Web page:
'Banana Republic': A History
In the course of becoming the world’s most popular fruit, the banana also added an enduring item to our vocabulary: the banana republic.
In 1901, Ainslee’s Magazine published a short story by an author named Olivier Henry, “Rouge et Noir,” set in “the banana republic of Costaragua.” Three years later, the story would reappear in a newly published novel (or set of linked stories) called Cabbages and Kings, with the country’s name changed to Anchuria and the authorial name adjusted as well: The writer, born William S. Porter, was now to be known as—and would remain forever—O. Henry.
As a bank teller in Austin, Texas, the young Mr. Porter had in 1895 begun embezzling money to pay the medical expenses of his seriously ill wife. Found out, he absconded to Honduras, a country still lacking an extradition treaty with the United States. In his six months there, his fertile imagination began conceiving the stories that would become, over the next eight years (three of them spent in prison), the clever and colorful work that would make his name.
The corrupt and unstable country portrayed in Cabbages and Kings may seem like a parody (and some of its prose can offend modern sensibilities), but to historians the descriptions ring largely true. By the time Porter arrived in Honduras, the country had had over 30 presidents in its brief 46 years of independence. As the novel opens, the country’s president is fleeing a coup with a satchel full of government money; a bit later, his successor, having recklessly slapped a tax on the bananas exported by the large American companies that control the economy, is himself deposed in a corporate-backed coup.
The banana first reached the Caribbean from Africa via Portuguese ships in the 16th century, but to North Americans it was a fresh new discovery in the late 1800s after Boston sea captain Lorenzo Baker brought it to market in New Jersey. A few years later he would cofound the Boston Fruit Co., a forerunner of the United Fruit Co., and by the end of the century United and its early competitors had begun buying up vast expanses of agricultural land on Central America’s Caribbean coast, gradually taking on much of the role and power of government in its territory.
Although American corporations no longer dominate Central American economies with the same heavy hand, banana republic has continued to thrive. Many decades after its inception, it got a major boost with the 1979 opening of a new clothing company in northern California. Banana Republic’s distinctive line of travel attire harked back to an era when tales of audacious explorers riveted readers and filmgoers alike. However, the company name at first struck some as disrespectful:
"James Sterba rightfully ridicules the pseudotropical clothes that Banana Republic sells at exorbitant prices (arts page, Jan. 22). Mr. Sterba is on the right track but he does not go far enough. Naming stores Banana Republic belittles the people who labored on the plantations in the so-called banana republics of Central America and it belittles the governments of those countries that perhaps were trying to promote development. Development of a country based on a single crop is what yields a banana republic. The role of U.S. corporations was crucial to the dependency that emerged on the banana crop. That's why selling fancy clothes in a Banana Republic is offensive."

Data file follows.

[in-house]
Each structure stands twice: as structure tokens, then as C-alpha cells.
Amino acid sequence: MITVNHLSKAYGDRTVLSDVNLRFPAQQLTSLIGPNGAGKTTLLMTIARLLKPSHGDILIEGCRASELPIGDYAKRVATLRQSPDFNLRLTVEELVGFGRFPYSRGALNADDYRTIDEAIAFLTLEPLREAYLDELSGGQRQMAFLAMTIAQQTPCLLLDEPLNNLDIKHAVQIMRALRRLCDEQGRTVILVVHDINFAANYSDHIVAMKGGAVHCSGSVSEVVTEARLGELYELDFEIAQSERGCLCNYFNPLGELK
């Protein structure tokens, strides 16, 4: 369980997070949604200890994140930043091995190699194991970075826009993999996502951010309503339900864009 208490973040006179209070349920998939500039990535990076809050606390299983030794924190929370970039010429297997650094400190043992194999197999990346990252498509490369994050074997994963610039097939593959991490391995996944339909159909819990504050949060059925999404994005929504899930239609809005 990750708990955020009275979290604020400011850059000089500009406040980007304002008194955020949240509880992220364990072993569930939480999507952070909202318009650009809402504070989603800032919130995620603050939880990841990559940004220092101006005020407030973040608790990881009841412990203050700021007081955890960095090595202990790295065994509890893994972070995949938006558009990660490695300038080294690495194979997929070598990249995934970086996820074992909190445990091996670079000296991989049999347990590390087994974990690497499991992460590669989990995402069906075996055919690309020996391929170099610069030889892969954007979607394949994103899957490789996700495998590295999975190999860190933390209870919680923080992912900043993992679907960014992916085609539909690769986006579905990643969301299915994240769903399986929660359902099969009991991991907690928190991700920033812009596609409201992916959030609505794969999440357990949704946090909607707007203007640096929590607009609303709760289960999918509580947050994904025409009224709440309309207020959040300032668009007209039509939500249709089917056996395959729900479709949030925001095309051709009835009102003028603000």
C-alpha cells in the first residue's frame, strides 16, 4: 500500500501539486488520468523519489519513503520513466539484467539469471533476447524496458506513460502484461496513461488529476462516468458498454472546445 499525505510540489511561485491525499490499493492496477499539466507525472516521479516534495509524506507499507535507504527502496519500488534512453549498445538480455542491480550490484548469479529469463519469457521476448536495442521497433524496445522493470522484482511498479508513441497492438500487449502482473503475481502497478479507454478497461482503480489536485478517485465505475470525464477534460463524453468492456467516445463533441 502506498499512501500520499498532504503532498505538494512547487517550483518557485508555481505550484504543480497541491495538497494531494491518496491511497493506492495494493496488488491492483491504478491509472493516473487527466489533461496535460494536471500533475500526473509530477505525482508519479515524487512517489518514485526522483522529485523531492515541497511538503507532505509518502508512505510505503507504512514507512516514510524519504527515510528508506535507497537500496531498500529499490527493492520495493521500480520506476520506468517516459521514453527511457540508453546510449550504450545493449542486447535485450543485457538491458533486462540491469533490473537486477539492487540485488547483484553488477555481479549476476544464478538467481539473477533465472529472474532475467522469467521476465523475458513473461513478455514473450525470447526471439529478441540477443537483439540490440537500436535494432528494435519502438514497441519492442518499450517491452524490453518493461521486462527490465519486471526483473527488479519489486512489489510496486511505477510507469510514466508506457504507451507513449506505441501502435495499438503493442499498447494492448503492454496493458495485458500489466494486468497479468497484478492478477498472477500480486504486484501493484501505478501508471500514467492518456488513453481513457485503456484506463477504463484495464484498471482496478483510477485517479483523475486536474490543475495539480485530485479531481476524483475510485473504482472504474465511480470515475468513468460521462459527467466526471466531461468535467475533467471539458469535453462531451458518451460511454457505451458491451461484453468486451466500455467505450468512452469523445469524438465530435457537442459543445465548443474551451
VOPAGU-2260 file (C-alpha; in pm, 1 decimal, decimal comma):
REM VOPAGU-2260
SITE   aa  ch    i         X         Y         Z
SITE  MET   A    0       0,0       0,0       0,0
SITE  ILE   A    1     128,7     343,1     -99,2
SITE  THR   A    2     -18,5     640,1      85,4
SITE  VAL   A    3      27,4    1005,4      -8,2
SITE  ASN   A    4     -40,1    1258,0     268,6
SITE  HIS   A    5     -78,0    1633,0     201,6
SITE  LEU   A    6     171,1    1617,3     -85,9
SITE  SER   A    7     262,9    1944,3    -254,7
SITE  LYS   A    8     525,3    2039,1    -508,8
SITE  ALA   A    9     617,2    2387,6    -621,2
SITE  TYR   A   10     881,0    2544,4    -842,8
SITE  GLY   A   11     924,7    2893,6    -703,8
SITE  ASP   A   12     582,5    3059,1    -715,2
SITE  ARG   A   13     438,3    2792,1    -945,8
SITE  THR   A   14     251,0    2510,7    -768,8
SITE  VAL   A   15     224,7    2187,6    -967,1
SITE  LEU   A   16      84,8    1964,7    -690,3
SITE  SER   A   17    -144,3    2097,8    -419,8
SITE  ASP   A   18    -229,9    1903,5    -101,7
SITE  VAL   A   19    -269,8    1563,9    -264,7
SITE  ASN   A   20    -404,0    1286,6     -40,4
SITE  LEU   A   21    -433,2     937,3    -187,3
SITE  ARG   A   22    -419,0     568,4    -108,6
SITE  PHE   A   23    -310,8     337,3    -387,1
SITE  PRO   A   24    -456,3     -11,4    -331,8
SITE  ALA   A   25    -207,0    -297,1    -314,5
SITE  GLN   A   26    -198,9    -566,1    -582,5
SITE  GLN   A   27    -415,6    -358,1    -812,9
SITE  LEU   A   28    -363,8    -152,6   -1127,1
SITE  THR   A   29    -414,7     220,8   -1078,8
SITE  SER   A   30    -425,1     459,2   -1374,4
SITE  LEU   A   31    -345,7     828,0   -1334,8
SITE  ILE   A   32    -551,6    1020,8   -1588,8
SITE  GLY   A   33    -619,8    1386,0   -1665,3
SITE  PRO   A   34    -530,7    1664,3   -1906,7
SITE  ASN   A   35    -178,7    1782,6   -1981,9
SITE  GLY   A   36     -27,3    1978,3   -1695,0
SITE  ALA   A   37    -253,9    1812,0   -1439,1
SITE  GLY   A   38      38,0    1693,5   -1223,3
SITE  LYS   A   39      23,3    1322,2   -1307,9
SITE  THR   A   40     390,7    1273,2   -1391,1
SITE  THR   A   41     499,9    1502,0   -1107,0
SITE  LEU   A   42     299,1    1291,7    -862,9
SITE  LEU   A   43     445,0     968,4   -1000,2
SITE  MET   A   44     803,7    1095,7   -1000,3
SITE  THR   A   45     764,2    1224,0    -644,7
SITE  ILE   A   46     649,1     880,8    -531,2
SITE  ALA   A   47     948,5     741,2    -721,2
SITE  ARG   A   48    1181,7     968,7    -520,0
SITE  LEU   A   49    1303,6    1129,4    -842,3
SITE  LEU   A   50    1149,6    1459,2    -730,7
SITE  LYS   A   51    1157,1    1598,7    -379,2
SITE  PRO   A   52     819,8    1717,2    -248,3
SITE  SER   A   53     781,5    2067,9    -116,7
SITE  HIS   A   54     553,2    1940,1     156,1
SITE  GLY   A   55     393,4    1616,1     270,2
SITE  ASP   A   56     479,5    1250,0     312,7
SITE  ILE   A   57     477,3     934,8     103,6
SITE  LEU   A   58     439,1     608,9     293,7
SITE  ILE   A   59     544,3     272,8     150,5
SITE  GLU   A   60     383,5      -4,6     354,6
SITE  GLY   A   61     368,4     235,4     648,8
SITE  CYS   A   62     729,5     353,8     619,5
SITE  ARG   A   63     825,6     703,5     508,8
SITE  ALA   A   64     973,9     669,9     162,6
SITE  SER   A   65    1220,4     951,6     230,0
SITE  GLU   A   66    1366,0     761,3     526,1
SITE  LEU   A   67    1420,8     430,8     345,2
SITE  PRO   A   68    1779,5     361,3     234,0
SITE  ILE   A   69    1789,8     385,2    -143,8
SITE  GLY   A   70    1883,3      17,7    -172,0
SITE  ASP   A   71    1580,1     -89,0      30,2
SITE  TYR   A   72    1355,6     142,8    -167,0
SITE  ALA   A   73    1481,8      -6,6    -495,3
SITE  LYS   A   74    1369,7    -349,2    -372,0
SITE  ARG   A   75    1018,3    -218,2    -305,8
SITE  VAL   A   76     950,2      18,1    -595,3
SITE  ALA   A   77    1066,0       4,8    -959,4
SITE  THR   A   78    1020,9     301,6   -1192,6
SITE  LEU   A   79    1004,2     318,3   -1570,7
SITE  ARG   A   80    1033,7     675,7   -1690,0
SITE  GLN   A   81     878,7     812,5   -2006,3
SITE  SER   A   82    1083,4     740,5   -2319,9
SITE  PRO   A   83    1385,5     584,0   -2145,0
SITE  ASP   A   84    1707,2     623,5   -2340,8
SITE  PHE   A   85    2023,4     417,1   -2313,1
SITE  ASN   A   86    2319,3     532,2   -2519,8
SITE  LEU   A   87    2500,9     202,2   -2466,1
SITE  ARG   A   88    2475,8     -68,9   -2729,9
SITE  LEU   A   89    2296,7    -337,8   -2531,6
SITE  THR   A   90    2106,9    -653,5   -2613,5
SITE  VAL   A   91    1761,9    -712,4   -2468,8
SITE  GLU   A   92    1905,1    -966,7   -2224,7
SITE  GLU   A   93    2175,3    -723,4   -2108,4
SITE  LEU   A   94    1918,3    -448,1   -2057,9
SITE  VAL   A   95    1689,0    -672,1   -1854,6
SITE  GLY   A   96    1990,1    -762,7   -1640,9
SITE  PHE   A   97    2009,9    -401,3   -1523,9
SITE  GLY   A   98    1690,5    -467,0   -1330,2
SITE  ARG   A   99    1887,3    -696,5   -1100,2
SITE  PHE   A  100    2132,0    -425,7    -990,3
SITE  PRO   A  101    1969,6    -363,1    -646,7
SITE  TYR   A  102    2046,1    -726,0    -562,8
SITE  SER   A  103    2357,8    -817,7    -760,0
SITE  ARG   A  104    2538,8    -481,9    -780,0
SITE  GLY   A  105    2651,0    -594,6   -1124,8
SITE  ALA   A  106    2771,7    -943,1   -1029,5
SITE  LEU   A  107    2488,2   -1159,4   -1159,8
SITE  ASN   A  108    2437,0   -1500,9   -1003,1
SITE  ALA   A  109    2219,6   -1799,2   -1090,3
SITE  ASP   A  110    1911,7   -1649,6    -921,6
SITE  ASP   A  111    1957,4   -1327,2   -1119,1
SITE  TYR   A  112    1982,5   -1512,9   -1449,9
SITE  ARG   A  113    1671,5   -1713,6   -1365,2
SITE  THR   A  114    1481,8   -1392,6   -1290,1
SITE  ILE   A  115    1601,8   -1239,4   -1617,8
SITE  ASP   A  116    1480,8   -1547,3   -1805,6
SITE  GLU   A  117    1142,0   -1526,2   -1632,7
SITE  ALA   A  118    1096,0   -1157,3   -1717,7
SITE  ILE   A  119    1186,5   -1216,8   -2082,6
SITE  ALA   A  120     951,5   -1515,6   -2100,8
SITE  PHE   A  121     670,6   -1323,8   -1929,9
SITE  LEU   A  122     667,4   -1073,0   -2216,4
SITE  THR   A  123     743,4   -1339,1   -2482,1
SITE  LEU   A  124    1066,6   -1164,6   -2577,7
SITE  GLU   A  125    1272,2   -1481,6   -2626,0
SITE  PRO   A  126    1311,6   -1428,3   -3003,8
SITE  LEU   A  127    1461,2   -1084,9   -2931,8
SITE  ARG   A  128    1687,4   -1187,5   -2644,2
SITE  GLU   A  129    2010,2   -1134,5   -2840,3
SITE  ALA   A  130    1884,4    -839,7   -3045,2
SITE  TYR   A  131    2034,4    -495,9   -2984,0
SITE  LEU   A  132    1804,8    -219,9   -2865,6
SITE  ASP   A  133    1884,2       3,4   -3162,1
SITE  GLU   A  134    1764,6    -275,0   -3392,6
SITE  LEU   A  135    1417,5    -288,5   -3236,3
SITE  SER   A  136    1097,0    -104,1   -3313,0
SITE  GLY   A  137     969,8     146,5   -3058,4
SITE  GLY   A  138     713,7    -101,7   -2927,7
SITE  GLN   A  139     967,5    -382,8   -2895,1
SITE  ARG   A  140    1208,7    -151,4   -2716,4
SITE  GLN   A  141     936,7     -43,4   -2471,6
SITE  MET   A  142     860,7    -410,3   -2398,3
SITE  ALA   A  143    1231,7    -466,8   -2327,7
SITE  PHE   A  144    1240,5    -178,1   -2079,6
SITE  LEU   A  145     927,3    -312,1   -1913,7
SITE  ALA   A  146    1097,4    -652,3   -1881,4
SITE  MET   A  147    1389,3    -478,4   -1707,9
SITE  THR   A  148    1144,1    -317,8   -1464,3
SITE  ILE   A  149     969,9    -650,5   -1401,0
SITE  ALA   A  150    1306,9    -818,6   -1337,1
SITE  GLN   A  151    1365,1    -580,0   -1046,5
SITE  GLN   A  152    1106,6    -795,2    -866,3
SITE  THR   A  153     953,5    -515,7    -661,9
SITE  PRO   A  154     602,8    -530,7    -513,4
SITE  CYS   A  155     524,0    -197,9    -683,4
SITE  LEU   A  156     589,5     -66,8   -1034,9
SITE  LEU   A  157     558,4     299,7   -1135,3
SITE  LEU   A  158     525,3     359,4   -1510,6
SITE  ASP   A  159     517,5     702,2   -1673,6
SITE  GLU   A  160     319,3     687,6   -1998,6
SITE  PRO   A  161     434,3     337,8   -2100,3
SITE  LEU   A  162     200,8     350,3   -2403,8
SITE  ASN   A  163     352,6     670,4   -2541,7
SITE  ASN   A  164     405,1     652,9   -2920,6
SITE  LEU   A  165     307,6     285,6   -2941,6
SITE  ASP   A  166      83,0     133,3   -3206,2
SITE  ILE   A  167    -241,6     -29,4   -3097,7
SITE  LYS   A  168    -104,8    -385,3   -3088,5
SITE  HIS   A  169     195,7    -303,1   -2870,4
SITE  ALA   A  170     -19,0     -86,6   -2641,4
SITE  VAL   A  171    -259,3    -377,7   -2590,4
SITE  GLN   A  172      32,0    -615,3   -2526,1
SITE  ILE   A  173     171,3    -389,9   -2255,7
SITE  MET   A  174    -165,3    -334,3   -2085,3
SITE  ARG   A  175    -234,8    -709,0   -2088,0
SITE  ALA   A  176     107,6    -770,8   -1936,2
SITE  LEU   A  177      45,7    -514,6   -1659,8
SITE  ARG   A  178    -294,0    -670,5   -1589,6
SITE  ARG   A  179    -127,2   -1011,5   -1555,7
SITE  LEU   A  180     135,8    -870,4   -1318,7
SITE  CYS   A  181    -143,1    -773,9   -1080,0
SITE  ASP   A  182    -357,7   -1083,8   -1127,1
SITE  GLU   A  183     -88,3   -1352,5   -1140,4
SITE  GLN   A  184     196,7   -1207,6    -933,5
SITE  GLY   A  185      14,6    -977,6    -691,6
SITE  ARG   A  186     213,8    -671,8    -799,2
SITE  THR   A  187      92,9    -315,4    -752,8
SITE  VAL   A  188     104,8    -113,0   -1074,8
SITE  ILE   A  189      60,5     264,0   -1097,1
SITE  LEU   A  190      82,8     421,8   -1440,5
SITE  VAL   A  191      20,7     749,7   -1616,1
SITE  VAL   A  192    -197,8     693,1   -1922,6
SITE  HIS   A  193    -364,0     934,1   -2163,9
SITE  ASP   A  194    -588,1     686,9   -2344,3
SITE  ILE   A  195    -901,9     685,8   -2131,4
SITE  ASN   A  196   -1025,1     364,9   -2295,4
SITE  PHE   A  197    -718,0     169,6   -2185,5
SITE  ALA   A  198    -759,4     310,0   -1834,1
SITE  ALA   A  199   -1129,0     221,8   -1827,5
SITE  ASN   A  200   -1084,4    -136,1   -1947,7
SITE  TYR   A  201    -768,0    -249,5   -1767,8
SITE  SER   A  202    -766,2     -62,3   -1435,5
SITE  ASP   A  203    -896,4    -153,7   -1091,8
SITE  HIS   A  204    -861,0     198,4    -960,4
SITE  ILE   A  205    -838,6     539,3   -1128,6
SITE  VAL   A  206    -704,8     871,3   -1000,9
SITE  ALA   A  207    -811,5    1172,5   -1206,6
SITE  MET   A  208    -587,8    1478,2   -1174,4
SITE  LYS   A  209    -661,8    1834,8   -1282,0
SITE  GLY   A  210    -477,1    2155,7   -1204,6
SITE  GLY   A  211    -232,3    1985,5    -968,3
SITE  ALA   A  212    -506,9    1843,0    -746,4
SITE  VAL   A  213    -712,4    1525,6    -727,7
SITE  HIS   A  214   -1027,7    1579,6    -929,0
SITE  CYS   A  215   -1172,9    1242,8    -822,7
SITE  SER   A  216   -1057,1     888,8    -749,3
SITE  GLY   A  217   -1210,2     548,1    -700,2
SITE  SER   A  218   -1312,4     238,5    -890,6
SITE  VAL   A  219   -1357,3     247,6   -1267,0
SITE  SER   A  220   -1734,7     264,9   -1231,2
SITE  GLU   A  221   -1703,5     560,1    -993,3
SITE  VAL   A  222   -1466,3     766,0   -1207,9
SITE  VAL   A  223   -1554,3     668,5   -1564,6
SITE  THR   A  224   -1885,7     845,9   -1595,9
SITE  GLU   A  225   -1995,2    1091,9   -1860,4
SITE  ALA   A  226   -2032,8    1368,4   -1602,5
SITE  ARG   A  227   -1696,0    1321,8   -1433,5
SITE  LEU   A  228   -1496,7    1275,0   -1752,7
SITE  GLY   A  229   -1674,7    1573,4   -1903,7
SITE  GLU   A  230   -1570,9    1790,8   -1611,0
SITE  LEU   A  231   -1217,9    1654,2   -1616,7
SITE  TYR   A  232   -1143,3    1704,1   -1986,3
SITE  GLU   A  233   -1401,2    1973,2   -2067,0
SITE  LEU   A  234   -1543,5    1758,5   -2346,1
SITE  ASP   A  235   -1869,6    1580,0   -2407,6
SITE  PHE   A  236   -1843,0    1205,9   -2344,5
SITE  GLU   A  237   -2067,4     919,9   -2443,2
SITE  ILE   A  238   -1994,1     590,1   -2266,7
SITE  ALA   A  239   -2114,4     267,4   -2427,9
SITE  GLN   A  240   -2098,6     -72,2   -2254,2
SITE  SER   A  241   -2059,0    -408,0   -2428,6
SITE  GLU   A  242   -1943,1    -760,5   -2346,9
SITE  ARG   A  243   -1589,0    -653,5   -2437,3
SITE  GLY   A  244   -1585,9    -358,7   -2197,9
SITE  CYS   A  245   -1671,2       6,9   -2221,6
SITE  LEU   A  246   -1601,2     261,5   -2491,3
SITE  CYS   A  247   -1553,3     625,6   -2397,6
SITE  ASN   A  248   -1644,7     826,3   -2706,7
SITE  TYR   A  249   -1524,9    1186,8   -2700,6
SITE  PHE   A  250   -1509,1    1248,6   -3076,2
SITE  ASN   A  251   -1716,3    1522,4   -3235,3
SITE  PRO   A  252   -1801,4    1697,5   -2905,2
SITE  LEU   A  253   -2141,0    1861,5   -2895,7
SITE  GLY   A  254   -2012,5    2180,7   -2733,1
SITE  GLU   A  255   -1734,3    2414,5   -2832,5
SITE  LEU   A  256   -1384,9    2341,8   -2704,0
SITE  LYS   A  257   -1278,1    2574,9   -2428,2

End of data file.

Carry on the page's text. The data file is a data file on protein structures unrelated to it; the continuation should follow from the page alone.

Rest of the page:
— The Wall Street Journal (letter to editor), 26 Feb. 1987
By coincidence, a series of violent political dramas in Guatemala, El Salvador, and Nicaragua exploded into international notoriety at the very moment of Banana Republic’s founding. The often appalling headlines may have lent an edge to the company’s image but did not impede its growing success.
Bananas have greatly receded in the area's economy (and Banana Republic has long since jettisoned its tropical gear), but the term has lived on in uses extending beyond small countries of the tropics:
"Celebrations are more important than service delivery. Day by day we are becoming a banana republic."
— The Daily News (Durban, South Afr.), 13 Aug. 2018
THE year 1986 seems like a lifetime ago. I was 20, sporting a pretty good mullet, driving an old Valiant and still at university. Bob Hawke was prime minister, Paul Keating was treasurer, interest rates were at 15.5 per cent and Keating warned Australia risked becoming a “banana republic” as the current account deficit soared as inflation ran close to 9 per cent and the Australian dollar dropped below US60c.
— Paul Syvret, Herald Sun (Melbourne, Aus.), 6 Feb. 2018
More recently McKay dreamed up the Mexican "Donaldo Trumpez" this year for Funny Or Die, flipping the script on the blowhard antics that have enabled Trump to bully his way into the national spotlight. Talking 2016, he mulled the possibility of an actual Trump White House. "It would just mean that America is now a banana republic. Like, we're just done," he said, considering his nightmare scenarios: President Trump, President Carson, President Huckabee.
— Jen Yamato, The Daily Beast, 2 Dec. 2015
Though the region has changed greatly since O. Henry's time, banana republic can still evoke a troubled and consequential history.
Maybe it's time for that banana split, after all.